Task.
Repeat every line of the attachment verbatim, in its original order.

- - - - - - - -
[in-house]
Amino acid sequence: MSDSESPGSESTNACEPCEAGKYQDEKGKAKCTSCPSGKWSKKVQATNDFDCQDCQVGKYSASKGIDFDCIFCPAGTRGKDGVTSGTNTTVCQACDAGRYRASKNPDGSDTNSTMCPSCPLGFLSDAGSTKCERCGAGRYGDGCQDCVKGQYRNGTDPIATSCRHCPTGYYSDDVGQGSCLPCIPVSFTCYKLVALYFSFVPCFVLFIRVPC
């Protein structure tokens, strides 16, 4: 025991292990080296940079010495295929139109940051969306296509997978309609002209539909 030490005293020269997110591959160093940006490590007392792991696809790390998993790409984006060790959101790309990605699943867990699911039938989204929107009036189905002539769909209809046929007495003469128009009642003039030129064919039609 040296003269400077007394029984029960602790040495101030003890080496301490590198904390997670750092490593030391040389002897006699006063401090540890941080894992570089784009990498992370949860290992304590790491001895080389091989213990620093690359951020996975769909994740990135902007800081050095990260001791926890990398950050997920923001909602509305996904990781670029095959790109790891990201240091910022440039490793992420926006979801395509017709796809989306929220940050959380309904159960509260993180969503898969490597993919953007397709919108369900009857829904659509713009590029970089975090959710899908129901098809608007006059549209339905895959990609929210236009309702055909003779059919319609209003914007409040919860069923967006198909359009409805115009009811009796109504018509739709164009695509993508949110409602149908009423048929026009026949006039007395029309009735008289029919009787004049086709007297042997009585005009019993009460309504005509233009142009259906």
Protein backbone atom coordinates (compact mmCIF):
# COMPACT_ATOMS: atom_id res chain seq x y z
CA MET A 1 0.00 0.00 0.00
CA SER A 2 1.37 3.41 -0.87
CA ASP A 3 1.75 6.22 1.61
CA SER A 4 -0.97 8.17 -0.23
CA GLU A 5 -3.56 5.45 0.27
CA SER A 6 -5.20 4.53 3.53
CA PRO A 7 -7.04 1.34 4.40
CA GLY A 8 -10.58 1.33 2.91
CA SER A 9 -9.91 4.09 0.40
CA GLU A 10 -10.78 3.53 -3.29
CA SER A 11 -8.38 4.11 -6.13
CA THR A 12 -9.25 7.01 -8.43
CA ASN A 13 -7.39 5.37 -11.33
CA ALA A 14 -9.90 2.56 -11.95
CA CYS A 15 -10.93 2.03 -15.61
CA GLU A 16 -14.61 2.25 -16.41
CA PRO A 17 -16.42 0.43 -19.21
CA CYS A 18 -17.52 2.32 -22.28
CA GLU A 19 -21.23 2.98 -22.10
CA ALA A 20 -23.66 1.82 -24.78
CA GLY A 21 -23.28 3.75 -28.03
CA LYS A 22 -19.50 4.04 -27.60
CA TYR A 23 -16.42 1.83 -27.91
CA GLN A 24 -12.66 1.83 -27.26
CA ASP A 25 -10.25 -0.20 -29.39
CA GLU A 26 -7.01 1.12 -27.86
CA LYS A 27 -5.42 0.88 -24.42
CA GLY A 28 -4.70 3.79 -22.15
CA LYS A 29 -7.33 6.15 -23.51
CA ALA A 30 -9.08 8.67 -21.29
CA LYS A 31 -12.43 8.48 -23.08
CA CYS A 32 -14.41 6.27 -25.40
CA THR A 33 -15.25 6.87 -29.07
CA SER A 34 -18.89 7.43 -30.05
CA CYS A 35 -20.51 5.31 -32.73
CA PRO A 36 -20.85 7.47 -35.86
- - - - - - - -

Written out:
[in-house]
Amino acid sequence: MSDSESPGSESTNACEPCEAGKYQDEKGKAKCTSCPSGKWSKKVQATNDFDCQDCQVGKYSASKGIDFDCIFCPAGTRGKDGVTSGTNTTVCQACDAGRYRASKNPDGSDTNSTMCPSCPLGFLSDAGSTKCERCGAGRYGDGCQDCVKGQYRNGTDPIATSCRHCPTGYYSDDVGQGSCLPCIPVSFTCYKLVALYFSFVPCFVLFIRVPC
């Protein structure tokens, strides 16, 4: 025991292990080296940079010495295929139109940051969306296509997978309609002209539909 030490005293020269997110591959160093940006490590007392792991696809790390998993790409984006060790959101790309990605699943867990699911039938989204929107009036189905002539769909209809046929007495003469128009009642003039030129064919039609 040296003269400077007394029984029960602790040495101030003890080496301490590198904390997670750092490593030391040389002897006699006063401090540890941080894992570089784009990498992370949860290992304590790491001895080389091989213990620093690359951020996975769909994740990135902007800081050095990260001791926890990398950050997920923001909602509305996904990781670029095959790109790891990201240091910022440039490793992420926006979801395509017709796809989306929220940050959380309904159960509260993180969503898969490597993919953007397709919108369900009857829904659509713009590029970089975090959710899908129901098809608007006059549209339905895959990609929210236009309702055909003779059919319609209003914007409040919860069923967006198909359009409805115009009811009796109504018509739709164009695509993508949110409602149908009423048929026009026949006039007395029309009735008289029919009787004049086709007297042997009585005009019993009460309504005509233009142009259906």
Protein backbone atom coordinates (compact mmCIF):
# COMPACT_ATOMS: atom_id res chain seq x y z
CA MET A 1 0.00 0.00 0.00
CA SER A 2 1.37 3.41 -0.87
CA ASP A 3 1.75 6.22 1.61
CA SER A 4 -0.97 8.17 -0.23
CA GLU A 5 -3.56 5.45 0.27
CA SER A 6 -5.20 4.53 3.53
CA PRO A 7 -7.04 1.34 4.40
CA GLY A 8 -10.58 1.33 2.91
CA SER A 9 -9.91 4.09 0.40
CA GLU A 10 -10.78 3.53 -3.29
CA SER A 11 -8.38 4.11 -6.13
CA THR A 12 -9.25 7.01 -8.43
CA ASN A 13 -7.39 5.37 -11.33
CA ALA A 14 -9.90 2.56 -11.95
CA CYS A 15 -10.93 2.03 -15.61
CA GLU A 16 -14.61 2.25 -16.41
CA PRO A 17 -16.42 0.43 -19.21
CA CYS A 18 -17.52 2.32 -22.28
CA GLU A 19 -21.23 2.98 -22.10
CA ALA A 20 -23.66 1.82 -24.78
CA GLY A 21 -23.28 3.75 -28.03
CA LYS A 22 -19.50 4.04 -27.60
CA TYR A 23 -16.42 1.83 -27.91
CA GLN A 24 -12.66 1.83 -27.26
CA ASP A 25 -10.25 -0.20 -29.39
CA GLU A 26 -7.01 1.12 -27.86
CA LYS A 27 -5.42 0.88 -24.42
CA GLY A 28 -4.70 3.79 -22.15
CA LYS A 29 -7.33 6.15 -23.51
CA ALA A 30 -9.08 8.67 -21.29
CA LYS A 31 -12.43 8.48 -23.08
CA CYS A 32 -14.41 6.27 -25.40
CA THR A 33 -15.25 6.87 -29.07
CA SER A 34 -18.89 7.43 -30.05
CA CYS A 35 -20.51 5.31 -32.73
CA PRO A 36 -20.85 7.47 -35.86